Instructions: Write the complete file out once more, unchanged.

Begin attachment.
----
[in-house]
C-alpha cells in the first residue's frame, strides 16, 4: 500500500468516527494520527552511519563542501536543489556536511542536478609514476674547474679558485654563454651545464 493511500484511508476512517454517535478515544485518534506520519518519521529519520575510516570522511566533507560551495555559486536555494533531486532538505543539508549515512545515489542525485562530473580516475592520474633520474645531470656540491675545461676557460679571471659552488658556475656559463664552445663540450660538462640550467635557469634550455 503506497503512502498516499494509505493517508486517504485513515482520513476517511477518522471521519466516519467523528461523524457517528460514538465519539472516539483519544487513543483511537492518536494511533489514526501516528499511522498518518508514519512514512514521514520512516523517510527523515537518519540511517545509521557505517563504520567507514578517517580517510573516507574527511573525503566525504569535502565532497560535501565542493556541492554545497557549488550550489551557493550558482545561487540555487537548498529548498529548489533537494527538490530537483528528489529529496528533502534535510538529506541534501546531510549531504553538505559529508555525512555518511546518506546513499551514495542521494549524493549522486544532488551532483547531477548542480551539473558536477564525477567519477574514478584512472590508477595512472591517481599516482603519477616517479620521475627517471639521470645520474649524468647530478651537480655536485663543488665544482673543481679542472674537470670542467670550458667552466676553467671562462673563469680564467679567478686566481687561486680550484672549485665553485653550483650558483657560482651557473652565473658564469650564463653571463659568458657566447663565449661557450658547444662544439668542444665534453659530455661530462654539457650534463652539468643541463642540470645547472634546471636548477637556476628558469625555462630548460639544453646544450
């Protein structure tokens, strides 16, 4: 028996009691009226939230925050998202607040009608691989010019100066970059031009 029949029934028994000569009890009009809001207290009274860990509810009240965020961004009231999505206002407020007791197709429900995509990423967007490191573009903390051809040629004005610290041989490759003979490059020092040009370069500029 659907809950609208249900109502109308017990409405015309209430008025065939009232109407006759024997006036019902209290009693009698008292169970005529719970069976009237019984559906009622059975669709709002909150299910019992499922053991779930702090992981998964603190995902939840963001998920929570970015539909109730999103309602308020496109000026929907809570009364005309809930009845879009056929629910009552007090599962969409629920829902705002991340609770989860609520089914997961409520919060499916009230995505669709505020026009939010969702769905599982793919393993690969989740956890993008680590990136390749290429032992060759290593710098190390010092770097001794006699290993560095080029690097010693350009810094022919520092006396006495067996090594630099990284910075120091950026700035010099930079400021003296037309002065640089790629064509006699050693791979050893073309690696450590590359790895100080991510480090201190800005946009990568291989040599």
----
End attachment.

[in-house]
C-alpha cells in the first residue's frame, strides 16, 4: 500500500468516527494520527552511519563542501536543489556536511542536478609514476674547474679558485654563454651545464 493511500484511508476512517454517535478515544485518534506520519518519521529519520575510516570522511566533507560551495555559486536555494533531486532538505543539508549515512545515489542525485562530473580516475592520474633520474645531470656540491675545461676557460679571471659552488658556475656559463664552445663540450660538462640550467635557469634550455 503506497503512502498516499494509505493517508486517504485513515482520513476517511477518522471521519466516519467523528461523524457517528460514538465519539472516539483519544487513543483511537492518536494511533489514526501516528499511522498518518508514519512514512514521514520512516523517510527523515537518519540511517545509521557505517563504520567507514578517517580517510573516507574527511573525503566525504569535502565532497560535501565542493556541492554545497557549488550550489551557493550558482545561487540555487537548498529548498529548489533537494527538490530537483528528489529529496528533502534535510538529506541534501546531510549531504553538505559529508555525512555518511546518506546513499551514495542521494549524493549522486544532488551532483547531477548542480551539473558536477564525477567519477574514478584512472590508477595512472591517481599516482603519477616517479620521475627517471639521470645520474649524468647530478651537480655536485663543488665544482673543481679542472674537470670542467670550458667552466676553467671562462673563469680564467679567478686566481687561486680550484672549485665553485653550483650558483657560482651557473652565473658564469650564463653571463659568458657566447663565449661557450658547444662544439668542444665534453659530455661530462654539457650534463652539468643541463642540470645547472634546471636548477637556476628558469625555462630548460639544453646544450
């Protein structure tokens, strides 16, 4: 028996009691009226939230925050998202607040009608691989010019100066970059031009 029949029934028994000569009890009009809001207290009274860990509810009240965020961004009231999505206002407020007791197709429900995509990423967007490191573009903390051809040629004005610290041989490759003979490059020092040009370069500029 659907809950609208249900109502109308017990409405015309209430008025065939009232109407006759024997006036019902209290009693009698008292169970005529719970069976009237019984559906009622059975669709709002909150299910019992499922053991779930702090992981998964603190995902939840963001998920929570970015539909109730999103309602308020496109000026929907809570009364005309809930009845879009056929629910009552007090599962969409629920829902705002991340609770989860609520089914997961409520919060499916009230995505669709505020026009939010969702769905599982793919393993690969989740956890993008680590990136390749290429032992060759290593710098190390010092770097001794006699290993560095080029690097010693350009810094022919520092006396006495067996090594630099990284910075120091950026700035010099930079400021003296037309002065640089790629064509006699050693791979050893073309690696450590590359790895100080991510480090201190800005946009990568291989040599």